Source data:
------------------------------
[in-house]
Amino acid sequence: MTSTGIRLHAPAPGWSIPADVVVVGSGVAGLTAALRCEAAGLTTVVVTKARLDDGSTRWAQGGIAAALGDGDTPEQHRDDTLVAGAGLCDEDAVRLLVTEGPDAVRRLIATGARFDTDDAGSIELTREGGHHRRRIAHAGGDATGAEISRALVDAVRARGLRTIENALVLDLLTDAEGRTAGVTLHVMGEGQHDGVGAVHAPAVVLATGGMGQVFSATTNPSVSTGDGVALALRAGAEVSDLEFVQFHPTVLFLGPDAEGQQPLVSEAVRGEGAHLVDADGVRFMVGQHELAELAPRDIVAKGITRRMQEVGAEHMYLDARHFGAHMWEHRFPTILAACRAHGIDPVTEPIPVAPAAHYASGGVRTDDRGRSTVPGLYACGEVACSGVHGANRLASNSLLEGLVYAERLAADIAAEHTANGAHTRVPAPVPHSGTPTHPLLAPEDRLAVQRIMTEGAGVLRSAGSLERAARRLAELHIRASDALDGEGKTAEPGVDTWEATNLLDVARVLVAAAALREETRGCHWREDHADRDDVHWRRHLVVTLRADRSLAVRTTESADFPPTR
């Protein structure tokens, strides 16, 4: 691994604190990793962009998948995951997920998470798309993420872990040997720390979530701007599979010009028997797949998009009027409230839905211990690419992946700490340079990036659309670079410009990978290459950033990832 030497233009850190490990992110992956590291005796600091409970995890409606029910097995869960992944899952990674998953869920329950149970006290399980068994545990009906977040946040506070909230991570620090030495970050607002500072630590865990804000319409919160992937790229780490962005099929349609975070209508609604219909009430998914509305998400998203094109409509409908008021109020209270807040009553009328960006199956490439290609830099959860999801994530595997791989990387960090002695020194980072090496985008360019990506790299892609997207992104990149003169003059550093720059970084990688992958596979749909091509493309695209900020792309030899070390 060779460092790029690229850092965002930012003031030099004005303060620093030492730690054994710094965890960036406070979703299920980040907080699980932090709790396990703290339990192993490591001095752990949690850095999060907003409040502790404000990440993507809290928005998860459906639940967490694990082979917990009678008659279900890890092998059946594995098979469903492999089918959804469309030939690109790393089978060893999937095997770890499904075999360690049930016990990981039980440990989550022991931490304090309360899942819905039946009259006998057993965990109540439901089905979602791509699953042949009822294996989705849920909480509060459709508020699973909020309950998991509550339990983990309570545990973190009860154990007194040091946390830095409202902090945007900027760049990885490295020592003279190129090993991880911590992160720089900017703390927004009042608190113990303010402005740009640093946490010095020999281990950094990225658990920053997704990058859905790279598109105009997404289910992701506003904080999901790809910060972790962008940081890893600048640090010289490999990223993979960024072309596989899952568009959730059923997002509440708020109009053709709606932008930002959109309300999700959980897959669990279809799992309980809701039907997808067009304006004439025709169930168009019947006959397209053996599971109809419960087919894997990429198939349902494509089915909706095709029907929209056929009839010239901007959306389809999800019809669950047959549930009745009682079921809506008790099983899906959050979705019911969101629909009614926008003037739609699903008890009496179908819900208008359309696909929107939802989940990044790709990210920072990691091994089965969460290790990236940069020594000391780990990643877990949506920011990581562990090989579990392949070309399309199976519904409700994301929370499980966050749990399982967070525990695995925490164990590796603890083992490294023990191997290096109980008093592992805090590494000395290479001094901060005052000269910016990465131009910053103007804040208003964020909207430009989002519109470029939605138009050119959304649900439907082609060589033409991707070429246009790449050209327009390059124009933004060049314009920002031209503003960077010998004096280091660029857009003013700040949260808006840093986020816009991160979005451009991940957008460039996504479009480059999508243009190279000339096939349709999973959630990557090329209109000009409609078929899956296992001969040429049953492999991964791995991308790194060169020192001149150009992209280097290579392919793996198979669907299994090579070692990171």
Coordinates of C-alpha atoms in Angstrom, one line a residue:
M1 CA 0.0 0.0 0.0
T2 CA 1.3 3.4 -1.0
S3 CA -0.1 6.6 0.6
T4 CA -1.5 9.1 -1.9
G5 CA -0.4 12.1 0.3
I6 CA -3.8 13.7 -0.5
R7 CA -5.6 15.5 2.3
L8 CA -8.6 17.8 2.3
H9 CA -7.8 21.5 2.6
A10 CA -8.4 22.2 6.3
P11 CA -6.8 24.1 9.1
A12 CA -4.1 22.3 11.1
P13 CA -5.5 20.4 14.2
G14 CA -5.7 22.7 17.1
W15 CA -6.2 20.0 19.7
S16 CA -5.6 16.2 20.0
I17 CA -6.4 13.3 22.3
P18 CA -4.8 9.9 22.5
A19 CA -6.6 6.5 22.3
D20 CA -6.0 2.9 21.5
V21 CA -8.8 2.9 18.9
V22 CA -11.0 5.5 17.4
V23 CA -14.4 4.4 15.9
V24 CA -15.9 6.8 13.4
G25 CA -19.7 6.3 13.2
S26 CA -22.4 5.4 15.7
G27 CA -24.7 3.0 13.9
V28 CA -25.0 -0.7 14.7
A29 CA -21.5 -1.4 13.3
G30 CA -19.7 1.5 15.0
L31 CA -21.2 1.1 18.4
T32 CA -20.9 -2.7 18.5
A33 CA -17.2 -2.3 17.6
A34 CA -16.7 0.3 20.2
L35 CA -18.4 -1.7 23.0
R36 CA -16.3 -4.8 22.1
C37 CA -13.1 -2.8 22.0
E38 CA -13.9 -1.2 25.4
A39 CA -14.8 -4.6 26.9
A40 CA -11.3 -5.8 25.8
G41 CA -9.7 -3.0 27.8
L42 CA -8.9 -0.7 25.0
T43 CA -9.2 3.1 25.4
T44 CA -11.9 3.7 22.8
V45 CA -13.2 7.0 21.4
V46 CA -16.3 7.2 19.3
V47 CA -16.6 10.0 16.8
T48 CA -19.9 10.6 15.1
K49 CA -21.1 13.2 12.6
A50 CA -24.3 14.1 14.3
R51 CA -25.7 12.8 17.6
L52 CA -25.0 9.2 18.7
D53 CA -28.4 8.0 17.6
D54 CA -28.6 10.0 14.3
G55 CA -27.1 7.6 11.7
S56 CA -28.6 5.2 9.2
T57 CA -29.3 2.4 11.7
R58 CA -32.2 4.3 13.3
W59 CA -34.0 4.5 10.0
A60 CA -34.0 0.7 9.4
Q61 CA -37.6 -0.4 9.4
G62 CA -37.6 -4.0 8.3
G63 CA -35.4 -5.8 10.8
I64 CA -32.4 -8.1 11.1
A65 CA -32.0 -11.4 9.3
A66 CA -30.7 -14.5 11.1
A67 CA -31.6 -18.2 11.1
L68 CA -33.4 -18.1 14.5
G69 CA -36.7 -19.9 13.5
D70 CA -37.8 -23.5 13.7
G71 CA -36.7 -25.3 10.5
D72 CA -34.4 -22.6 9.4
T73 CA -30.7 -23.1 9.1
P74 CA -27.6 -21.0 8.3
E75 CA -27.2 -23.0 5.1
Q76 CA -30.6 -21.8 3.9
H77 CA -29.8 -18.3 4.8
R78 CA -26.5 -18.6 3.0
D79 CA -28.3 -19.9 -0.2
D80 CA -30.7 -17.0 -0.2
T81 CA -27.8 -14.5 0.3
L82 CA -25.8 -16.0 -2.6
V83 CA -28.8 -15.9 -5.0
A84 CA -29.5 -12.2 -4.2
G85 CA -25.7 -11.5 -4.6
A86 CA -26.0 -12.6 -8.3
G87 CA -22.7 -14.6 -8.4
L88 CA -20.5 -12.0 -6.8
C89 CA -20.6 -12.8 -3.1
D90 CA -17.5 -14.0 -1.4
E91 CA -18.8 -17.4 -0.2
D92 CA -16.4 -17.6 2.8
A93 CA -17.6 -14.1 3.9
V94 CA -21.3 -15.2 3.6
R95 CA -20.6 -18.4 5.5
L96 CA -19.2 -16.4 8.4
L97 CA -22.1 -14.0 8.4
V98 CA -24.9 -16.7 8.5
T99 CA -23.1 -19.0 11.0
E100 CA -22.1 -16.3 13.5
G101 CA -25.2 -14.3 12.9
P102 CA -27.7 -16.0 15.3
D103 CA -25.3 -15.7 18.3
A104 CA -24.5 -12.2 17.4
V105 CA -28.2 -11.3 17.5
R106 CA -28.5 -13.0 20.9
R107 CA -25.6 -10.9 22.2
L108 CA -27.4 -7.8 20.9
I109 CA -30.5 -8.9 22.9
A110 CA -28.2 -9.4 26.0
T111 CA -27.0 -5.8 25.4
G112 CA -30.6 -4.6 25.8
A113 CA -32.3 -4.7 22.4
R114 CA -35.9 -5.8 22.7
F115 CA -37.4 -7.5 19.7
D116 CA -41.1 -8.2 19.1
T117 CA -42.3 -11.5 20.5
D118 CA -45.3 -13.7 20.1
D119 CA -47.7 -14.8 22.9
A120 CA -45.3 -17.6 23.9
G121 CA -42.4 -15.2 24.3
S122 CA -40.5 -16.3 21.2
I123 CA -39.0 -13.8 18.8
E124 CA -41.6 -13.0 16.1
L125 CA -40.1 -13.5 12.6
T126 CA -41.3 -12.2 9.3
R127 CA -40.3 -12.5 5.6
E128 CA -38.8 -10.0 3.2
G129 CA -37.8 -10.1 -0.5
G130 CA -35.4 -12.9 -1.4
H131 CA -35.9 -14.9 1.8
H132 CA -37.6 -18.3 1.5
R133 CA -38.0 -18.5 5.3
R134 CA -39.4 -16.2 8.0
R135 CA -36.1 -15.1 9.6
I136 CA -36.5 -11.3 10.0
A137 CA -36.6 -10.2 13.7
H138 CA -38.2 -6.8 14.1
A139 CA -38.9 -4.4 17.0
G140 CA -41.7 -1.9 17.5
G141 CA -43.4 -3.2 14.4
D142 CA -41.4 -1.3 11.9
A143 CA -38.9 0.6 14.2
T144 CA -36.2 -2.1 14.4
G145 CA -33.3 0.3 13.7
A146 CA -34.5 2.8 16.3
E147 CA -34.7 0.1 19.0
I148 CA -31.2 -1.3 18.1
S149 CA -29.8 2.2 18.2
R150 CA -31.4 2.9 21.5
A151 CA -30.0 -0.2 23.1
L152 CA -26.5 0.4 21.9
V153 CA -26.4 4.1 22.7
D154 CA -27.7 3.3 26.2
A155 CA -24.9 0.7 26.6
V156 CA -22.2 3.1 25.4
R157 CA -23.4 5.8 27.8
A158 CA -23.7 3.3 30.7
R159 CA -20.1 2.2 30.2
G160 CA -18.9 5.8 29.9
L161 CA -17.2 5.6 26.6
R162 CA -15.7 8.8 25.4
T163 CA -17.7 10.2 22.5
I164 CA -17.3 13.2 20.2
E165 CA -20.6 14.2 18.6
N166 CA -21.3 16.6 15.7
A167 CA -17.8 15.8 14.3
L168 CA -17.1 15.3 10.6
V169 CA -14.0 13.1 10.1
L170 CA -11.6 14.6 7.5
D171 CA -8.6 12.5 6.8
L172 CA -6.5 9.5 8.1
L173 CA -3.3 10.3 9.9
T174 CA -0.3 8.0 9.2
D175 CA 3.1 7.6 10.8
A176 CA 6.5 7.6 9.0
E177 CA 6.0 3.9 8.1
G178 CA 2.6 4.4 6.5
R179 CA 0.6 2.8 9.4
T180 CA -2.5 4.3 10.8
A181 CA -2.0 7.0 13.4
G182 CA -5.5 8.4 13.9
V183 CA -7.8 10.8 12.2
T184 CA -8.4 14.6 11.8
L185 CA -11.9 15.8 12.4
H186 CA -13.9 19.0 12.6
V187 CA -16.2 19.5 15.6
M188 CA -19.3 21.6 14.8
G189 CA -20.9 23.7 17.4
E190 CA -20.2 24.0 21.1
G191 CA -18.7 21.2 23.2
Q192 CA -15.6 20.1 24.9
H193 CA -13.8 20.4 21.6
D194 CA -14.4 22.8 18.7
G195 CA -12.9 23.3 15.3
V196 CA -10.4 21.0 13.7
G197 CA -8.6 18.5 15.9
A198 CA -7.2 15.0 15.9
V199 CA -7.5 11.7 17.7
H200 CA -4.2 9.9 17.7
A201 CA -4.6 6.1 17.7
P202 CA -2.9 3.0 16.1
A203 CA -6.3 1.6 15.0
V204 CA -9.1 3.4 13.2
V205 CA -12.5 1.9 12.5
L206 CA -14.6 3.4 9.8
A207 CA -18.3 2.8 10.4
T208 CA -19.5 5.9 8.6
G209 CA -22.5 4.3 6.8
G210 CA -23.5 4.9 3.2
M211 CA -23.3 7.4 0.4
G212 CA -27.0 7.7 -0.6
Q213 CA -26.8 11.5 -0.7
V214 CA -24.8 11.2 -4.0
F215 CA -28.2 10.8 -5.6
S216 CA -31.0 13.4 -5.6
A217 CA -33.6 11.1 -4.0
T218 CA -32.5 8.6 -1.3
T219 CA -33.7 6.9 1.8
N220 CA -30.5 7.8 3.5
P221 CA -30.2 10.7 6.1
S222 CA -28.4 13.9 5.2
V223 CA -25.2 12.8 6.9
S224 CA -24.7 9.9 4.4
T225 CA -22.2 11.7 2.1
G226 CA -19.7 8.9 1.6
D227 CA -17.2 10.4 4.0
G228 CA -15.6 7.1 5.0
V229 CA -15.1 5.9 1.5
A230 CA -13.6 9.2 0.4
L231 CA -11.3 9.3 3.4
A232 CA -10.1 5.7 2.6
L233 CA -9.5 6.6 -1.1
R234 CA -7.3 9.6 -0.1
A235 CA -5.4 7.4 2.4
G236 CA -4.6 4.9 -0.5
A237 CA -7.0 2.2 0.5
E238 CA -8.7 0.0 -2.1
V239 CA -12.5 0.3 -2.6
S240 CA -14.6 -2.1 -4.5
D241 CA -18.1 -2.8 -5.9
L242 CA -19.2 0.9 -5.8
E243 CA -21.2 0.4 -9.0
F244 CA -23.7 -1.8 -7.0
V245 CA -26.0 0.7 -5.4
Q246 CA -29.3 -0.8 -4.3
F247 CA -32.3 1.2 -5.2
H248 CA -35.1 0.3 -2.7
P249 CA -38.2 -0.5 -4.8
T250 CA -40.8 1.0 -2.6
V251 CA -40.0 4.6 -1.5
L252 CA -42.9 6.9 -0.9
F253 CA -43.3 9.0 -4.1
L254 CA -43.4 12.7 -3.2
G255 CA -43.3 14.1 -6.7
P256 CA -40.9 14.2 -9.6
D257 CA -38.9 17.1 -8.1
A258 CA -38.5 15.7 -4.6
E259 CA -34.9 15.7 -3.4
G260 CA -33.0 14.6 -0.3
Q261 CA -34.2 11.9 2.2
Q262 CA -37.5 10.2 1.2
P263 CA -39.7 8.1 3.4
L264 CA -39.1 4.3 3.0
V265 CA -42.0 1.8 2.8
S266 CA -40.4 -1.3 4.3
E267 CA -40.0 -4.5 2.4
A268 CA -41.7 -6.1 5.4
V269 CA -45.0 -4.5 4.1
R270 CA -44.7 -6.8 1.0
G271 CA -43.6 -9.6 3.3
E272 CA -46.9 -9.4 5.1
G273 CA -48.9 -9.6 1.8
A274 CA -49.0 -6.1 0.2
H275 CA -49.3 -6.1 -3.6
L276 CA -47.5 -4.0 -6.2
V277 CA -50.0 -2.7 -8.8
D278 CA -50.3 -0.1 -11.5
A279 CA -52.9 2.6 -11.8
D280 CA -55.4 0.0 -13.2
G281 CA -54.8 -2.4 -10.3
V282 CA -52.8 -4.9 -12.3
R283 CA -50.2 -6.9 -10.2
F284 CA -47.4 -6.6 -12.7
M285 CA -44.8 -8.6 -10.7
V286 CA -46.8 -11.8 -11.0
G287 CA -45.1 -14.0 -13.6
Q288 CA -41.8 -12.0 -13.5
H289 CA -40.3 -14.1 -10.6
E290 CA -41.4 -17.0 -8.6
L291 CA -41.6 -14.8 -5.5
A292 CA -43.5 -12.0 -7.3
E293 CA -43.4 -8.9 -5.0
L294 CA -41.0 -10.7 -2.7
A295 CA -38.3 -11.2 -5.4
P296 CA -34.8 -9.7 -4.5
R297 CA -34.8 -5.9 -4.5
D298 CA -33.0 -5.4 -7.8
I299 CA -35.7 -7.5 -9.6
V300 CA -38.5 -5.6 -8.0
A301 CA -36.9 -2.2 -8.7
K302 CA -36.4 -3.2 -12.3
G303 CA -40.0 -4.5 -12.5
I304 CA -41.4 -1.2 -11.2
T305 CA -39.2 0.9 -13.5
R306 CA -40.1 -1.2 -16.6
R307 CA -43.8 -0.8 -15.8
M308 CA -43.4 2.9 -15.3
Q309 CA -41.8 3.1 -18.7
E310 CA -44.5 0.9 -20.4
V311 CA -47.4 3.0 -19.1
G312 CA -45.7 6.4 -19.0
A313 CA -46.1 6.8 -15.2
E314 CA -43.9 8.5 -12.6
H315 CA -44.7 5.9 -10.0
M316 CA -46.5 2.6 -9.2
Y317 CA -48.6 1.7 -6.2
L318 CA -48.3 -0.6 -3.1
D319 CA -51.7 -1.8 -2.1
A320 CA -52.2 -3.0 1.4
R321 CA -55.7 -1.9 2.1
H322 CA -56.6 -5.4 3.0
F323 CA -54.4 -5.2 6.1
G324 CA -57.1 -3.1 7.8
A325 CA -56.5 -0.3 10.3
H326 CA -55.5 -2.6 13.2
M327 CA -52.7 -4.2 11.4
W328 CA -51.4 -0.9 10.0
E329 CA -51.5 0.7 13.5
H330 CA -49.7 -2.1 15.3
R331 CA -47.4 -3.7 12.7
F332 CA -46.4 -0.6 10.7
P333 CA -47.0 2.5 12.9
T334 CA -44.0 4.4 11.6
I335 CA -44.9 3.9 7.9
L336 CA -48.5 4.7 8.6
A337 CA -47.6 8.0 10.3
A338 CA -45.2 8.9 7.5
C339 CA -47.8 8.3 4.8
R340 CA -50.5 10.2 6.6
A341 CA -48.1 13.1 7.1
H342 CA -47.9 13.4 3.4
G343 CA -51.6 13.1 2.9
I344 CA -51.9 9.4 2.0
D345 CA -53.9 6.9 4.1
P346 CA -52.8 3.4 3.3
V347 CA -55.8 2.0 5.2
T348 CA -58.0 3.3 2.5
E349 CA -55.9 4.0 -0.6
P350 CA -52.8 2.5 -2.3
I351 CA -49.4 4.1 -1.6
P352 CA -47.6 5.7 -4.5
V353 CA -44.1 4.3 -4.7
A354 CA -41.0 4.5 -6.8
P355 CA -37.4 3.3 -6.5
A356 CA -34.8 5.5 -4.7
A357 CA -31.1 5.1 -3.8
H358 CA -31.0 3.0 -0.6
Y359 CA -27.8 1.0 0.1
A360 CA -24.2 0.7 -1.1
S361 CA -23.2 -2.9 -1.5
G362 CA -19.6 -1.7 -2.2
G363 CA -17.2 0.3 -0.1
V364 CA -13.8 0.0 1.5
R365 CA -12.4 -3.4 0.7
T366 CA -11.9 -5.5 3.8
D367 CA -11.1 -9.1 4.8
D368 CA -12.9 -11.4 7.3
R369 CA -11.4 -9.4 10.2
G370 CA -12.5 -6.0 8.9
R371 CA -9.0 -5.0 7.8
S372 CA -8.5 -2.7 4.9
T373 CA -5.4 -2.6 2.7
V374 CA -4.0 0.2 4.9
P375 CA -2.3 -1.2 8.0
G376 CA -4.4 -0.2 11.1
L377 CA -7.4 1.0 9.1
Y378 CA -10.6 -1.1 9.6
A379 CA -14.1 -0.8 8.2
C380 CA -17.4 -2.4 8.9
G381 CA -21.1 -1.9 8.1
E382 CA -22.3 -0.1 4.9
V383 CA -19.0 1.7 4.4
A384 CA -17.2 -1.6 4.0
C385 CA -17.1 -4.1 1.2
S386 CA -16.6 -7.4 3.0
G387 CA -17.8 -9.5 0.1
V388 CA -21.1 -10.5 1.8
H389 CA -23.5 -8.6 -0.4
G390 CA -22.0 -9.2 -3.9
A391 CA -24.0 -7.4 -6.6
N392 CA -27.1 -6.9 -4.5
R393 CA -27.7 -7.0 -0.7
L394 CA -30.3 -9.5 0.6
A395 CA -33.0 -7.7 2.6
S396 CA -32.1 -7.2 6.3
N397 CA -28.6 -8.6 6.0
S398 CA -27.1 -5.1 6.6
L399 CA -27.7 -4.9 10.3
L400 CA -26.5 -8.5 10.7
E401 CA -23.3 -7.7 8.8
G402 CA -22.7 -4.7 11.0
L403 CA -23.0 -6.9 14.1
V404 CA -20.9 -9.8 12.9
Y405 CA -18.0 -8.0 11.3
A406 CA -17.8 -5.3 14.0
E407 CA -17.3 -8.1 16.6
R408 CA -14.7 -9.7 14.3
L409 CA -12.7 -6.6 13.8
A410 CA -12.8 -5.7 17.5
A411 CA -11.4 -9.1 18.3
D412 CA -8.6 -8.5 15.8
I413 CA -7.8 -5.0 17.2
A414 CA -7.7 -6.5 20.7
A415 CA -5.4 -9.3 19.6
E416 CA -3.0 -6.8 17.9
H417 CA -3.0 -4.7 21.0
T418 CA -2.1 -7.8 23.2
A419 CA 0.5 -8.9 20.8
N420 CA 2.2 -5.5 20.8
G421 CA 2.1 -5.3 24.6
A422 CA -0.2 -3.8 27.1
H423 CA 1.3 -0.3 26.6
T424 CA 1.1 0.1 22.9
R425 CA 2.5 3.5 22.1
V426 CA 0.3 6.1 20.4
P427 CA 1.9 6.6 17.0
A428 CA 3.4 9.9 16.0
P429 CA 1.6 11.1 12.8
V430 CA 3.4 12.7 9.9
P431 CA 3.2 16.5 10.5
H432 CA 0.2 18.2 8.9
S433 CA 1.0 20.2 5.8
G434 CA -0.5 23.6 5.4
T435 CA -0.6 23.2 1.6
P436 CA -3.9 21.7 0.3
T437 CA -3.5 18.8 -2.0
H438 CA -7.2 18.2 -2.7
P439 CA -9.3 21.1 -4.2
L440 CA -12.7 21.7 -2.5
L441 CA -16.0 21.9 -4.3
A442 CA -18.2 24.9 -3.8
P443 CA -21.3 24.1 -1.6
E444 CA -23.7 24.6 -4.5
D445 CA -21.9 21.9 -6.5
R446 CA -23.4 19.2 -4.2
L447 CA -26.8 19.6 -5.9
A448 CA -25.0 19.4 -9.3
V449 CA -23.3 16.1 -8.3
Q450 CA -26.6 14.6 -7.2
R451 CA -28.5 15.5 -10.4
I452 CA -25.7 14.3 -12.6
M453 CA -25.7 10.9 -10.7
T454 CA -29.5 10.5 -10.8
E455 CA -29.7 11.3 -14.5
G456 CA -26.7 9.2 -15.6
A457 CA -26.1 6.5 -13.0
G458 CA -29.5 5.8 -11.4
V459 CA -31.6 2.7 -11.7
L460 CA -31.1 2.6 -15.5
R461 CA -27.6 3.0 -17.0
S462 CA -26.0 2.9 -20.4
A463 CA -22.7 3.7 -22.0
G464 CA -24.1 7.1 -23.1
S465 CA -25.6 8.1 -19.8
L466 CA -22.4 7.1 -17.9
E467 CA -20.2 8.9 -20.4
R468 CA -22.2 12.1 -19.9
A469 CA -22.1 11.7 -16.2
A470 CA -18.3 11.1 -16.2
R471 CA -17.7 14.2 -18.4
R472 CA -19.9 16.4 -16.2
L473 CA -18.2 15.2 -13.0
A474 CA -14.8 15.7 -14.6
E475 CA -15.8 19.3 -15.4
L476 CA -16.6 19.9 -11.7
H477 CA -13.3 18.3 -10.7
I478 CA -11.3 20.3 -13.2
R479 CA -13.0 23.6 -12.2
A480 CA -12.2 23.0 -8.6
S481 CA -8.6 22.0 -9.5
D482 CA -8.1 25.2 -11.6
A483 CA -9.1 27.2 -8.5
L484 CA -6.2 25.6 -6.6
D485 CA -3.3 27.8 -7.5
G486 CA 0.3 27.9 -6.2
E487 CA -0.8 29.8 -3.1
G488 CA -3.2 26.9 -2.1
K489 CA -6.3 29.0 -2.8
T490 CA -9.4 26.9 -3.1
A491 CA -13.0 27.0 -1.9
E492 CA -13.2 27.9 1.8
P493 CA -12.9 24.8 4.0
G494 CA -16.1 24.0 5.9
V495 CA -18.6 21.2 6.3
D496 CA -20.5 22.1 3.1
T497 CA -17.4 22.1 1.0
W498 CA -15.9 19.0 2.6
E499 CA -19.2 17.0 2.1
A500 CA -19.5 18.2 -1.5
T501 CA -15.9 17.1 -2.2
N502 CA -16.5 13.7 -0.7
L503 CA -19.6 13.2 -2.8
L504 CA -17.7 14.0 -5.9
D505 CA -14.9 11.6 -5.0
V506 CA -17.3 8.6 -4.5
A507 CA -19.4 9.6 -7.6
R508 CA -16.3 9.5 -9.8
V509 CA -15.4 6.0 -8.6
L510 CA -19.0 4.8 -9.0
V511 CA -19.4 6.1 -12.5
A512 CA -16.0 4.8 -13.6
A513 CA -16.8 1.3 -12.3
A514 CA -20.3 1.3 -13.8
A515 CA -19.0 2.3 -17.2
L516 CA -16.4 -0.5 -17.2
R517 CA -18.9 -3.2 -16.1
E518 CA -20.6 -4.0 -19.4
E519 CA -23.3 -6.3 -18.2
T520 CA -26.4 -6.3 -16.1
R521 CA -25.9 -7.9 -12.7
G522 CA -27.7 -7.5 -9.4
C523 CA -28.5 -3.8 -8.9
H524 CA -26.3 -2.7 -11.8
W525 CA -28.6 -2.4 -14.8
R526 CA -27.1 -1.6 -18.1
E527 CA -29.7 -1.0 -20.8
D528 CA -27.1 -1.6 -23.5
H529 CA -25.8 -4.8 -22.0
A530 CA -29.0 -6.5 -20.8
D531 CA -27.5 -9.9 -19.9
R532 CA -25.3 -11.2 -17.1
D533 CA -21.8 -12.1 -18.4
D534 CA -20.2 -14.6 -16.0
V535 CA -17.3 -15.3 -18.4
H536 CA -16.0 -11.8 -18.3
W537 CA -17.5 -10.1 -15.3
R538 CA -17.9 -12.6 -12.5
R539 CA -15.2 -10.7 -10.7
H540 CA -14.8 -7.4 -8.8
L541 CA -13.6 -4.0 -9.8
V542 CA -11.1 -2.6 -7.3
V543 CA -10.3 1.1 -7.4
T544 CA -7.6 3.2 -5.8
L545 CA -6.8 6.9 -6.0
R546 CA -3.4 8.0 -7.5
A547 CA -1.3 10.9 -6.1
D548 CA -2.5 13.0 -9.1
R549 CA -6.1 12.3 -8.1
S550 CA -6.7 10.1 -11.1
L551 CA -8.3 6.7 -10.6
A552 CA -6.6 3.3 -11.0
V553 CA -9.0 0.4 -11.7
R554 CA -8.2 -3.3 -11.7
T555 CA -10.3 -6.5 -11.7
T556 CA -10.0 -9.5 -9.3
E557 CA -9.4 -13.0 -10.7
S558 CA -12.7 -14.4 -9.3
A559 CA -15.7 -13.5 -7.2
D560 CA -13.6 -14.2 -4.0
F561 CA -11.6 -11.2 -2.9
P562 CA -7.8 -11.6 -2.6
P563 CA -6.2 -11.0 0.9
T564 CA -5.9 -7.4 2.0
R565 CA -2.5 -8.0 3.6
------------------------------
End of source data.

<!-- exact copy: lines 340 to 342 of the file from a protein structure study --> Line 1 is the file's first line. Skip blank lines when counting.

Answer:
L336 CA -48.5 4.7 8.6
A337 CA -47.6 8.0 10.3
A338 CA -45.2 8.9 7.5